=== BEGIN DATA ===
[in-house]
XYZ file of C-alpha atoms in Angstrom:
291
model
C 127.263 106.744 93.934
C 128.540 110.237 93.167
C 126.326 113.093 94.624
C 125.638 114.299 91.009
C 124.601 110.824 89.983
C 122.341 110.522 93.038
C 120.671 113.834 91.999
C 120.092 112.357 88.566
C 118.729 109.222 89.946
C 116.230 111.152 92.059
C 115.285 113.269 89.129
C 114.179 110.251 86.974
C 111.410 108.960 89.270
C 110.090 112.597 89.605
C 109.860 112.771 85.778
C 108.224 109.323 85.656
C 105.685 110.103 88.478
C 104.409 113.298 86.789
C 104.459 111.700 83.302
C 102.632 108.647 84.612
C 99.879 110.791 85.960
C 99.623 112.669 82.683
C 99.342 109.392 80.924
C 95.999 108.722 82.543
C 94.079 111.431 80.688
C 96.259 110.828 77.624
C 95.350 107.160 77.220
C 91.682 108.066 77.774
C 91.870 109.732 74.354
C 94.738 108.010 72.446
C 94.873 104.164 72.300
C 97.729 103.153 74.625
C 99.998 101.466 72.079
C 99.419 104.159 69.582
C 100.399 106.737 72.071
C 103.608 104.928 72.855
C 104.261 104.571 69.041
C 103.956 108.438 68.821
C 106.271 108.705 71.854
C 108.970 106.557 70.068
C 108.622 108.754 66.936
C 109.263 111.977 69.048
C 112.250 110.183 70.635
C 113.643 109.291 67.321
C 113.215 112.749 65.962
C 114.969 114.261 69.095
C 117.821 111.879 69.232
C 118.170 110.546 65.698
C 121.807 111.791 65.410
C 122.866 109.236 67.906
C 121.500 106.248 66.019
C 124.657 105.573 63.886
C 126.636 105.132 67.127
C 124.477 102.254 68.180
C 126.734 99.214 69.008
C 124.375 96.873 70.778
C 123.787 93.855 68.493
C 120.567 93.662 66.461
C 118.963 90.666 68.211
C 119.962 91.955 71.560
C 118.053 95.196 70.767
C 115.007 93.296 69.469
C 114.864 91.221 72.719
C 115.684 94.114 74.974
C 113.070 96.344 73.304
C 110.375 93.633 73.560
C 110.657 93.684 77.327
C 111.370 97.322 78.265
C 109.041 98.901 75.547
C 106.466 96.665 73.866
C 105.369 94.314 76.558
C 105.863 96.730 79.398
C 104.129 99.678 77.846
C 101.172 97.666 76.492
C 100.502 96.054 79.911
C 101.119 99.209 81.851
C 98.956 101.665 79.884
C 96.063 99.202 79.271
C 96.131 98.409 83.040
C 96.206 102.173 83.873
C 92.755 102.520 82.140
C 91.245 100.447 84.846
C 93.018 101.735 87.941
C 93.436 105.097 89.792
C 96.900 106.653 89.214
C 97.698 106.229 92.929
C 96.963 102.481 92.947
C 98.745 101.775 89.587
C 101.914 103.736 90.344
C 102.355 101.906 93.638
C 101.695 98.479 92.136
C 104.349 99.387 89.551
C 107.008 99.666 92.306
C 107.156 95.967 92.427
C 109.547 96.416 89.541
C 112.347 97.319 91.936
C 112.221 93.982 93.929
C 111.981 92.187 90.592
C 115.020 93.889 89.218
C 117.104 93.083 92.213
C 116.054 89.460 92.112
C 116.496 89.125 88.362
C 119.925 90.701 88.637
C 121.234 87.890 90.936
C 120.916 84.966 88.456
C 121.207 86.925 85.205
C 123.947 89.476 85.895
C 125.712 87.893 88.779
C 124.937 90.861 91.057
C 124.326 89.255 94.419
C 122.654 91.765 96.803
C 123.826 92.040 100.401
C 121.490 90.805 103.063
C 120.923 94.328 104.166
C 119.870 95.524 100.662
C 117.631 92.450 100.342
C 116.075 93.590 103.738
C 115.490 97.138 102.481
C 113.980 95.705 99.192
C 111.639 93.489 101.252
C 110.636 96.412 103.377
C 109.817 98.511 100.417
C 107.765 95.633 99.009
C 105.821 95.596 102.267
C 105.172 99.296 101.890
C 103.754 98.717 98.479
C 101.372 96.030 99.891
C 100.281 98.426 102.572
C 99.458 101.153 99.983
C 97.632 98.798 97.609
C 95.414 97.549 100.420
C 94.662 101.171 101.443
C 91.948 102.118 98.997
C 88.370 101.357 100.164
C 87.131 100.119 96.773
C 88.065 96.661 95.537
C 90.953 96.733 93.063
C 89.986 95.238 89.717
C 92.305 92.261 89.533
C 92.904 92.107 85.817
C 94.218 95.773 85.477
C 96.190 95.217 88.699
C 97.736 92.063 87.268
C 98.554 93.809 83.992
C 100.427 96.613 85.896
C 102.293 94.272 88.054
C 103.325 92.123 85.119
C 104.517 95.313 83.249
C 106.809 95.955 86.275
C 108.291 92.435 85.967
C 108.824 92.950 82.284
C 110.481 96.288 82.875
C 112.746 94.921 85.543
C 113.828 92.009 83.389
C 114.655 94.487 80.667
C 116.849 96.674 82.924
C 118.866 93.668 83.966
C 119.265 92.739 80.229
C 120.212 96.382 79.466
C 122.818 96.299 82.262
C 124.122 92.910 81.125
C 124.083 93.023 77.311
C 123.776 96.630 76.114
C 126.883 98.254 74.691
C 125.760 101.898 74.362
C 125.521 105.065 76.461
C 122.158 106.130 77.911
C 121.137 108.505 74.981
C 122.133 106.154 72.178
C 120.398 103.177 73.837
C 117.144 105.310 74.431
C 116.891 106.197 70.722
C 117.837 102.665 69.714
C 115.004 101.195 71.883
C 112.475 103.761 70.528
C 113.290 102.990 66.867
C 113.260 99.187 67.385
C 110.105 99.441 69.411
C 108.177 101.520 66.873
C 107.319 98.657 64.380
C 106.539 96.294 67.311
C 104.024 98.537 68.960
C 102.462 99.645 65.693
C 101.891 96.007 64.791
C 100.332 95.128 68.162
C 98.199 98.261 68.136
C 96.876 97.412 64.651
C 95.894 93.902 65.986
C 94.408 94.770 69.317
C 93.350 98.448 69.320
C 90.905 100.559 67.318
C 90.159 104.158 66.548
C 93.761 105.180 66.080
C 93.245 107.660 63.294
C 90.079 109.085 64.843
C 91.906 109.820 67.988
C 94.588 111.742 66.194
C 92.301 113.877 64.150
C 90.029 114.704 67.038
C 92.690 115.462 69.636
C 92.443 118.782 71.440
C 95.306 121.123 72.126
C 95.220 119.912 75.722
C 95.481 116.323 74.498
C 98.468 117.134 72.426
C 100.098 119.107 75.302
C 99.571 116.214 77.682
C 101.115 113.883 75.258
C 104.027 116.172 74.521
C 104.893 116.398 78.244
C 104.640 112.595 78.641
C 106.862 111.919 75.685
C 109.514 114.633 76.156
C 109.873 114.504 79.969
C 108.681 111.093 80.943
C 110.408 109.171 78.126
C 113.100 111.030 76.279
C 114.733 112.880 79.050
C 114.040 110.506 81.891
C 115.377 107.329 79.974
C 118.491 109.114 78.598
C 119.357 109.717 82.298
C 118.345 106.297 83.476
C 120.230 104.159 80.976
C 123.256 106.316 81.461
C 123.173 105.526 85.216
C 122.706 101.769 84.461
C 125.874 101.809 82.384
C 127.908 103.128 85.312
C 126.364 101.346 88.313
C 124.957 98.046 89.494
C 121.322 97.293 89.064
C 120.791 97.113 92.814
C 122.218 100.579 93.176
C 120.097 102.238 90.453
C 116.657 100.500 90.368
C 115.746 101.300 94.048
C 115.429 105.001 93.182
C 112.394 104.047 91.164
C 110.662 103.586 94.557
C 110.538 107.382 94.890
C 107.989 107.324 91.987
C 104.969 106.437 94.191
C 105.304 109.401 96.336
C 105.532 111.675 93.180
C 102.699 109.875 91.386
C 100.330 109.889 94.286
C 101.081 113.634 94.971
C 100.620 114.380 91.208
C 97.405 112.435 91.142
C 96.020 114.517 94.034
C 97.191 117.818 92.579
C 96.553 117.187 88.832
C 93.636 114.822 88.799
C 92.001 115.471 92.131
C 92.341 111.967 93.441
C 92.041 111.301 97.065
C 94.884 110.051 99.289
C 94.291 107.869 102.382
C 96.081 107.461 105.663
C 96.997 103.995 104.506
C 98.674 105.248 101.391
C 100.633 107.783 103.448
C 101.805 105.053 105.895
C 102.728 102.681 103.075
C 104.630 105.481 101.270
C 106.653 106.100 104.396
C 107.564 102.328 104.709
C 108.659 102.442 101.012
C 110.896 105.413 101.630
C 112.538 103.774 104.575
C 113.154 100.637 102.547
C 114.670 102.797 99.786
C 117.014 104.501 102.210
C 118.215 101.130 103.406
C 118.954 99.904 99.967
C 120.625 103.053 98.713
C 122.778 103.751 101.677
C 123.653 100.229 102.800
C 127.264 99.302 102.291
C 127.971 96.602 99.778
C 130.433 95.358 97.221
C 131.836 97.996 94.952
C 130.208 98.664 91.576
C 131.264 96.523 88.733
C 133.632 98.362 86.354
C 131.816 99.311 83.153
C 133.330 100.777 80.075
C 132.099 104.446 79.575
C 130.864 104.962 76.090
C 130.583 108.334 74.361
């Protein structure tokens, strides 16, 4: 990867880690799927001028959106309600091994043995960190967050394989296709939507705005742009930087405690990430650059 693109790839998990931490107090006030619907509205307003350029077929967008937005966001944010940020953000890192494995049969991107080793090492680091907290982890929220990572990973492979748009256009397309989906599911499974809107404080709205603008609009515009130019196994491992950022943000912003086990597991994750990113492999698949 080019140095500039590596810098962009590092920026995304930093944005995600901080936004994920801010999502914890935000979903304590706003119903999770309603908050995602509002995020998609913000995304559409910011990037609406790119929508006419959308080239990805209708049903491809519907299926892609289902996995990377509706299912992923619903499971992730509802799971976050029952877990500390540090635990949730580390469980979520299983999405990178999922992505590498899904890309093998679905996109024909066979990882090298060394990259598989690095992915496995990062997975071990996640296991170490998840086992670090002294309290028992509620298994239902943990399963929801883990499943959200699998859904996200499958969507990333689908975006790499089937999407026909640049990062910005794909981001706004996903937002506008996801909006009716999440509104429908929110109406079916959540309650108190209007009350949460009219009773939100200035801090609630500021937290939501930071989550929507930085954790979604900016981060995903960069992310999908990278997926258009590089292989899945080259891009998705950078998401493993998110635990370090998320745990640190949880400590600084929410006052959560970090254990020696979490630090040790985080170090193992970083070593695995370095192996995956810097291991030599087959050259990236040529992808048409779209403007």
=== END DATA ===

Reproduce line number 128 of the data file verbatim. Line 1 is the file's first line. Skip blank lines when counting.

C 105.821 95.596 102.267